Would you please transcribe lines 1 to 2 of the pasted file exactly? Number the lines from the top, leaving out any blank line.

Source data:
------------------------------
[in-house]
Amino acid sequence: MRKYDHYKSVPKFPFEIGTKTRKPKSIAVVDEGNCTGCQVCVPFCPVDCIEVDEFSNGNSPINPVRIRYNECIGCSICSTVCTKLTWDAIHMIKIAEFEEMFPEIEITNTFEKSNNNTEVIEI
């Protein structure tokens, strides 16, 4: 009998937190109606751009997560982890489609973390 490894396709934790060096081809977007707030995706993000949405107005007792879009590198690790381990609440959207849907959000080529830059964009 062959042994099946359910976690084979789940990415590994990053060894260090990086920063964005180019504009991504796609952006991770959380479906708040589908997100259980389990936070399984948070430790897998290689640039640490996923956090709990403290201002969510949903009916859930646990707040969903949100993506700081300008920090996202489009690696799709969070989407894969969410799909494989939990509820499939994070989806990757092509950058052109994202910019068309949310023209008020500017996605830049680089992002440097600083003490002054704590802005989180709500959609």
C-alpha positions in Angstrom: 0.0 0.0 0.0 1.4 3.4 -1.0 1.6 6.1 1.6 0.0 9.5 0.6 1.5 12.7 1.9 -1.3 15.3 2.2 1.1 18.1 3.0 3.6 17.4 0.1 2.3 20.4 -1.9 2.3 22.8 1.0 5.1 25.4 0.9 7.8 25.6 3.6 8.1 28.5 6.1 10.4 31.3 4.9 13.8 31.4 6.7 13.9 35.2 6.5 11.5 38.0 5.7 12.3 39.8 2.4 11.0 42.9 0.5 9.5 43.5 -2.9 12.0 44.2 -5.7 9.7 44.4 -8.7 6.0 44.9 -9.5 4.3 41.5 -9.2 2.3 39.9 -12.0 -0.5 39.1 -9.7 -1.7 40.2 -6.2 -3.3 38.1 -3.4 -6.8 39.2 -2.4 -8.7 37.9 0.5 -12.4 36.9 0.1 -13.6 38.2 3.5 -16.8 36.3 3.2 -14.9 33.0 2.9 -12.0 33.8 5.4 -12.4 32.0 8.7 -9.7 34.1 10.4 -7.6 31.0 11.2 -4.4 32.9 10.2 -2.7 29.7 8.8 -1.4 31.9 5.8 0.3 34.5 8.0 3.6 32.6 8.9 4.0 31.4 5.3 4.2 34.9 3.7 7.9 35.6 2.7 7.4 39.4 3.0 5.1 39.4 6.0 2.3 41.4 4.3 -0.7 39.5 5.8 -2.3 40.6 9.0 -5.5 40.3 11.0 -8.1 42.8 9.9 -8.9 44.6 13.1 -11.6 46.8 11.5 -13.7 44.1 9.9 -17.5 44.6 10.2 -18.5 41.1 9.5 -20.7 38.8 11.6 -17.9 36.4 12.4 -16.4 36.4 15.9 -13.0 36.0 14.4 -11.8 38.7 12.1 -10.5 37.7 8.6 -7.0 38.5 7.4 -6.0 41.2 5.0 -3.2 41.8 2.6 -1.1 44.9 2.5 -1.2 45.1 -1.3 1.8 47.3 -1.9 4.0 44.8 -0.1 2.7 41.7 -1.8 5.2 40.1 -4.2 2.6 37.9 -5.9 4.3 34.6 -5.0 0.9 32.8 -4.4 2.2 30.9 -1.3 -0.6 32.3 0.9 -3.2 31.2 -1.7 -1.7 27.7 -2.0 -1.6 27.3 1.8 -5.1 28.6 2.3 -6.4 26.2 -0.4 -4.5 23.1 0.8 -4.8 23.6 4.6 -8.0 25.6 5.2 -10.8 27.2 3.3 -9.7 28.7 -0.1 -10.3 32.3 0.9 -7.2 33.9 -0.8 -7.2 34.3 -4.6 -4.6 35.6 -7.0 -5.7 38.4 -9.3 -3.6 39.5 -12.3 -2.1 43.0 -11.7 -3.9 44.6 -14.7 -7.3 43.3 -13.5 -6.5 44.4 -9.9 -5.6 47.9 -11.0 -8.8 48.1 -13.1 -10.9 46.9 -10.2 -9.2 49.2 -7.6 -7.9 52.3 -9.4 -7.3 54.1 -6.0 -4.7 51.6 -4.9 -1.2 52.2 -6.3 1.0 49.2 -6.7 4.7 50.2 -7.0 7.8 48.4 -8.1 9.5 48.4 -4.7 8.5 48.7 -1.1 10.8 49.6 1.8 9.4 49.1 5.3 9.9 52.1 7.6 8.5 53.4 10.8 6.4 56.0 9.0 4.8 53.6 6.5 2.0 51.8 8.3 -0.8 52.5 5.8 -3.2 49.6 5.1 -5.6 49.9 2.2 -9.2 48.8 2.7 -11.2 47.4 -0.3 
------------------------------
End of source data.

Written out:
[in-house]
Amino acid sequence: MRKYDHYKSVPKFPFEIGTKTRKPKSIAVVDEGNCTGCQVCVPFCPVDCIEVDEFSNGNSPINPVRIRYNECIGCSICSTVCTKLTWDAIHMIKIAEFEEMFPEIEITNTFEKSNNNTEVIEI